EGU22-3325, updated on 27 Mar 2022
https://doi.org/10.5194/egusphere-egu22-3325
EGU General Assembly 2022
© Author(s) 2022. This work is distributed under
the Creative Commons Attribution 4.0 License.

The Dispersive Nature of the Heliospheric Termination Shock

Bertalan Zieger1, Joe Giacalone2, Marc Swisdak3, Gary Zank4, and Merav Opher1
Bertalan Zieger et al.
  • 1Boston University, Boston, MA, USA (berci@bu.edu)
  • 2University of Arizona, Tucson, AZ, USA (giacalon@lpl.arizona.edu)
  • 3University of Maryland, College Park, MD, USA (swisdak@umd.edu)
  • 4University of Alabama, Huntsville, AL, USA (gary.zank@uah.edu)

The Voyager spacecraft are the first man-made objects to cross the termination shock (TS), where the solar wind becomes sub-fast magnetosonic due to the interaction with the local interstellar medium. Voyager 2 observations revealed that classical single-fluid magnetohydrodynamic (MHD) or multispecies single-fluid MHD models are not sufficient to describe the microstructure of the TS and the observed nonlinear waves downstream the TS. Consequently, more sophisticated physical models, like multifluid, hybrid or fully kinetic solar wind models, are needed to capture nonlinear waves, dispersive shock waves, and ion-ion instabilities, where each ion species (and electrons) can move independently with their own bulk velocities, and the fluctuating parts of the ion velocities are often comparable to the mean velocity of the collective plasma fluid. The multifluid simulation of the TS by Zieger et al. [2015] shows a remarkable agreement with high-resolution Voyager 2 observations, reproducing not only the microstructure of the third TS crossing (TS3) but also the energy partitioning among thermal ions, pickup ions (PUI), and electrons across the shock. It was demonstrated that TS3 is a subcritical dispersive shock wave with low fast magnetosonic Mach number and high plasma ß. Here we present multifluid, hybrid, and particle-in-cell (PIC) simulations of the second TS crossing (TS2) by Voyager 2, which was somewhat stronger than TS3, with an observed compression ratio of 2.2. All three types of simulations confirm the dispersive nature of the TS in agreement with Voyager 2 observations. We conclude that TS2, just as TS3, is a subcritical dispersive shock wave with a soliton (overshoot) at the leading edge of the shock and a quasi-stationary nonlinear wave train downstream of the shock front. We compared the cross-shock electric field in the multifluid, hybrid, and PIC simulations and found a reasonable agreement. We show that the Hall electric field is dominating over the convective and ambipolar electric fields, which indicates that electrons play an important role in the shock transition. Finally, we demonstrate that the microstructure of the termination shock is controlled by dispersion rather than ion reflection, and only slightly affected by reflected solar wind ions in the hybrid and PIC simulations, which validates the multifluid model on fluid scale. The dispersive nature of the termination shock has important implications for the transition and acceleration of PUIs across the termination shock, which is revealed in the PUI distributions in our hybrid [Giacalone et al., 2021] and PIC simulations.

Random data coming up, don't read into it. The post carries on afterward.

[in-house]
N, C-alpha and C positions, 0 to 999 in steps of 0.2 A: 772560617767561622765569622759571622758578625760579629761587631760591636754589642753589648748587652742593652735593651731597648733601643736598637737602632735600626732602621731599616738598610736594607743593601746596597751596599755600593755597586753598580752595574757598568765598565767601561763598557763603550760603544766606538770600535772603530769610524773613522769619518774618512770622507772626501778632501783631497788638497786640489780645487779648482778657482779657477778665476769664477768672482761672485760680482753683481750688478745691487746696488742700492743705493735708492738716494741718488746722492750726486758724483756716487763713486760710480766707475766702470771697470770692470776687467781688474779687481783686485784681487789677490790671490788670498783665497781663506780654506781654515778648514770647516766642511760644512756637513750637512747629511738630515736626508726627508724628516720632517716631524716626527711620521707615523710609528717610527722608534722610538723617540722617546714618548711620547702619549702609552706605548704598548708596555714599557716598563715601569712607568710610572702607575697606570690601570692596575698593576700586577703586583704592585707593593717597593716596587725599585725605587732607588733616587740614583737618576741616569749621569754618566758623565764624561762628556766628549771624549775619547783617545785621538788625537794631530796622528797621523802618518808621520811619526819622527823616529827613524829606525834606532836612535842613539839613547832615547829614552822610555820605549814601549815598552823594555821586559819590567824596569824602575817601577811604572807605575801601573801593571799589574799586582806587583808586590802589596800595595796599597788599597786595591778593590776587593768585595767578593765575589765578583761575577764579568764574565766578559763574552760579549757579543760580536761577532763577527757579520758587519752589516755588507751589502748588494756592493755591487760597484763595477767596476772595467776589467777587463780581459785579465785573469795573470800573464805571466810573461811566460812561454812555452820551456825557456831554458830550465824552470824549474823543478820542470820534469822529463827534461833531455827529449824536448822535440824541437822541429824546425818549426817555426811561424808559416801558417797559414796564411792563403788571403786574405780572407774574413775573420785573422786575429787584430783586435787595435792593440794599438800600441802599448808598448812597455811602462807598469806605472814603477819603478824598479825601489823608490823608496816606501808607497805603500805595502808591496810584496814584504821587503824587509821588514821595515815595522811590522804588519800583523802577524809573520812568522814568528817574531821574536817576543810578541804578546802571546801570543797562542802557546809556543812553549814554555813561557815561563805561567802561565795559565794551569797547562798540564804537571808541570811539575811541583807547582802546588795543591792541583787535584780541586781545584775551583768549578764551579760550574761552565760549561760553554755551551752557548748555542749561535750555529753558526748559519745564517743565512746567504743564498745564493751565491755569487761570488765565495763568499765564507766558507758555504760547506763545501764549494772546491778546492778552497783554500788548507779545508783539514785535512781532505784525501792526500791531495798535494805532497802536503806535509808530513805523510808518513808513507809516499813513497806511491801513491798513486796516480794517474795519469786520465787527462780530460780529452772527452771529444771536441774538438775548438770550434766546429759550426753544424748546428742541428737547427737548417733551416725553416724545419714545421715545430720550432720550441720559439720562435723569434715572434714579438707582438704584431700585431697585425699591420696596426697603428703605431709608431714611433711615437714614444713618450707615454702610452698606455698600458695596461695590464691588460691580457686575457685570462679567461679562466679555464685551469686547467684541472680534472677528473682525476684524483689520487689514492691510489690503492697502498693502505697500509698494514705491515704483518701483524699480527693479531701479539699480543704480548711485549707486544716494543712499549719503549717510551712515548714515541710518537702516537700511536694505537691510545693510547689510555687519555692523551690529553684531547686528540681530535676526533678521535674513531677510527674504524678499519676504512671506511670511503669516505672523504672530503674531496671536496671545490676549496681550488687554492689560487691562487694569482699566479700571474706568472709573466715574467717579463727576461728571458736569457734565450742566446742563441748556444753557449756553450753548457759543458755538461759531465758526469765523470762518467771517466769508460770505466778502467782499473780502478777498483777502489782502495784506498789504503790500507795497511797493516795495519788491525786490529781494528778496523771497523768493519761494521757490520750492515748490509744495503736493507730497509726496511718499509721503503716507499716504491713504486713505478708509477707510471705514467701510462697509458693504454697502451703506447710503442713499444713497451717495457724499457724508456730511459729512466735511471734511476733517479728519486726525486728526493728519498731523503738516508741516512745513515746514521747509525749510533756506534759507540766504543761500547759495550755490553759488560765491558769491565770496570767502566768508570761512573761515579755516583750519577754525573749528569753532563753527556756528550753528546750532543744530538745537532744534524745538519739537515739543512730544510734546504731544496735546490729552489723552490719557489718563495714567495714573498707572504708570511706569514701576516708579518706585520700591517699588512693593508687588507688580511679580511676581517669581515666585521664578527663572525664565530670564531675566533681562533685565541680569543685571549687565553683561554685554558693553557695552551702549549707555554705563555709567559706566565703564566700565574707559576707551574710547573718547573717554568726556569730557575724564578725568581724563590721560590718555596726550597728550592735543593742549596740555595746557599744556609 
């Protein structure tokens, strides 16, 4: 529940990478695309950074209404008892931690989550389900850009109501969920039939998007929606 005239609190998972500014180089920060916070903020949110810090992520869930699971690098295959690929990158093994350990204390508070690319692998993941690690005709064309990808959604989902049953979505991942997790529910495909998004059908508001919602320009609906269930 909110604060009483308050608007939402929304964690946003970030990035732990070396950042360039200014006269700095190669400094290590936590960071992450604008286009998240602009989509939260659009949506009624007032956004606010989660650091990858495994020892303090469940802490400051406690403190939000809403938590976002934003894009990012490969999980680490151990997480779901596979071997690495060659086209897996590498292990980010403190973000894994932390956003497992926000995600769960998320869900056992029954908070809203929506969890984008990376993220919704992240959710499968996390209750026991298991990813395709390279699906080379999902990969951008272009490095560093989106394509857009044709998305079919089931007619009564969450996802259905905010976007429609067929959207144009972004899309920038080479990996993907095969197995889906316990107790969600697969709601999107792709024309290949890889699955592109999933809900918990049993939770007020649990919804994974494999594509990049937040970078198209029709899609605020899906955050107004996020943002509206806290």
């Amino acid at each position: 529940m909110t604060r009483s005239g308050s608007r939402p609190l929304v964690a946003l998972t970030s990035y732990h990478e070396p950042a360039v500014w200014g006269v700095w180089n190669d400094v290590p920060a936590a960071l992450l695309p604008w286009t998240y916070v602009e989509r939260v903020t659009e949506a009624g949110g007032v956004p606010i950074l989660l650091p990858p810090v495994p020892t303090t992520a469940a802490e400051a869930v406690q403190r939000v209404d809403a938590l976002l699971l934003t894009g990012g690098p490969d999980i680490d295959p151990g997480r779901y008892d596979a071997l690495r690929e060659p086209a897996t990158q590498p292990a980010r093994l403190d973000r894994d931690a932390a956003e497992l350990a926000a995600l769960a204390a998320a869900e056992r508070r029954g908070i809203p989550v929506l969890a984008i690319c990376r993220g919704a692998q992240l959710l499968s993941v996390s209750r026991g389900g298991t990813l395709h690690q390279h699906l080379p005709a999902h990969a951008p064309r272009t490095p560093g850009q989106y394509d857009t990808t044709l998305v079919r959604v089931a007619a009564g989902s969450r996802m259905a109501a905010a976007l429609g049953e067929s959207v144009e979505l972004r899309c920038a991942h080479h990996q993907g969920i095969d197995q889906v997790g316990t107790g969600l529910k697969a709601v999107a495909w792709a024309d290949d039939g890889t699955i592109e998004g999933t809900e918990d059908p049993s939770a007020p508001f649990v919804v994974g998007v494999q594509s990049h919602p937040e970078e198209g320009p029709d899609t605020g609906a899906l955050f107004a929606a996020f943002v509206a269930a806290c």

How to cite: Zieger, B., Giacalone, J., Swisdak, M., Zank, G., and Opher, M.: The Dispersive Nature of the Heliospheric Termination Shock, EGU General Assembly 2022, Vienna, Austria, 23–27 May 2022, EGU22-3325, https://doi.org/10.5194/egusphere-egu22-3325, 2022.

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